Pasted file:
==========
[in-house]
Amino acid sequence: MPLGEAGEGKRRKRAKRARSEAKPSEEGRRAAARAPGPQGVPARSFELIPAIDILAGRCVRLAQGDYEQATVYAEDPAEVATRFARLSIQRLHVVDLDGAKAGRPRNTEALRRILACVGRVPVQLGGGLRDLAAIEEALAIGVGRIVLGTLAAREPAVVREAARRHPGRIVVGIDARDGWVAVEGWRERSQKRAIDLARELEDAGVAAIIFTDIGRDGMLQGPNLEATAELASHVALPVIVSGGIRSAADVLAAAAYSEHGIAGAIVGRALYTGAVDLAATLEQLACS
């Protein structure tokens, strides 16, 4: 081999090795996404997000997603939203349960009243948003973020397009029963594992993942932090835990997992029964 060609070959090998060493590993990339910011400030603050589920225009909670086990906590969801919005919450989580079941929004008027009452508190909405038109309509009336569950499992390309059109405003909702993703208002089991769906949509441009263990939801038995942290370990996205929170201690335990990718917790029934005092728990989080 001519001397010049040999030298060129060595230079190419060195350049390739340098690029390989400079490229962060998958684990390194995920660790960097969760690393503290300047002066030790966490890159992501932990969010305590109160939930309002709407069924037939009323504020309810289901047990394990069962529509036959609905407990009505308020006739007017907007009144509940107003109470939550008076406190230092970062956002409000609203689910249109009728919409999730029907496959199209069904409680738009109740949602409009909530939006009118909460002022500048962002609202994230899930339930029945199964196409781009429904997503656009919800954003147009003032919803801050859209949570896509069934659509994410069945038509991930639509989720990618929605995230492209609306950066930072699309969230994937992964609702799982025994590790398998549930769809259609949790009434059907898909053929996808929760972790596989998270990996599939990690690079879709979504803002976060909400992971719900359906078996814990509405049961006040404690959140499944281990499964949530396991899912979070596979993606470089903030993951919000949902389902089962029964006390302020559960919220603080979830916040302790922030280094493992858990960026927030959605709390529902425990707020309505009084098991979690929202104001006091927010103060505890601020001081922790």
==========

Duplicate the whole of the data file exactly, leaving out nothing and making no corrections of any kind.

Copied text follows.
[in-house]
Amino acid sequence: MPLGEAGEGKRRKRAKRARSEAKPSEEGRRAAARAPGPQGVPARSFELIPAIDILAGRCVRLAQGDYEQATVYAEDPAEVATRFARLSIQRLHVVDLDGAKAGRPRNTEALRRILACVGRVPVQLGGGLRDLAAIEEALAIGVGRIVLGTLAAREPAVVREAARRHPGRIVVGIDARDGWVAVEGWRERSQKRAIDLARELEDAGVAAIIFTDIGRDGMLQGPNLEATAELASHVALPVIVSGGIRSAADVLAAAAYSEHGIAGAIVGRALYTGAVDLAATLEQLACS
């Protein structure tokens, strides 16, 4: 081999090795996404997000997603939203349960009243948003973020397009029963594992993942932090835990997992029964 060609070959090998060493590993990339910011400030603050589920225009909670086990906590969801919005919450989580079941929004008027009452508190909405038109309509009336569950499992390309059109405003909702993703208002089991769906949509441009263990939801038995942290370990996205929170201690335990990718917790029934005092728990989080 001519001397010049040999030298060129060595230079190419060195350049390739340098690029390989400079490229962060998958684990390194995920660790960097969760690393503290300047002066030790966490890159992501932990969010305590109160939930309002709407069924037939009323504020309810289901047990394990069962529509036959609905407990009505308020006739007017907007009144509940107003109470939550008076406190230092970062956002409000609203689910249109009728919409999730029907496959199209069904409680738009109740949602409009909530939006009118909460002022500048962002609202994230899930339930029945199964196409781009429904997503656009919800954003147009003032919803801050859209949570896509069934659509994410069945038509991930639509989720990618929605995230492209609306950066930072699309969230994937992964609702799982025994590790398998549930769809259609949790009434059907898909053929996808929760972790596989998270990996599939990690690079879709979504803002976060909400992971719900359906078996814990509405049961006040404690959140499944281990499964949530396991899912979070596979993606470089903030993951919000949902389902089962029964006390302020559960919220603080979830916040302790922030280094493992858990960026927030959605709390529902425990707020309505009084098991979690929202104001006091927010103060505890601020001081922790």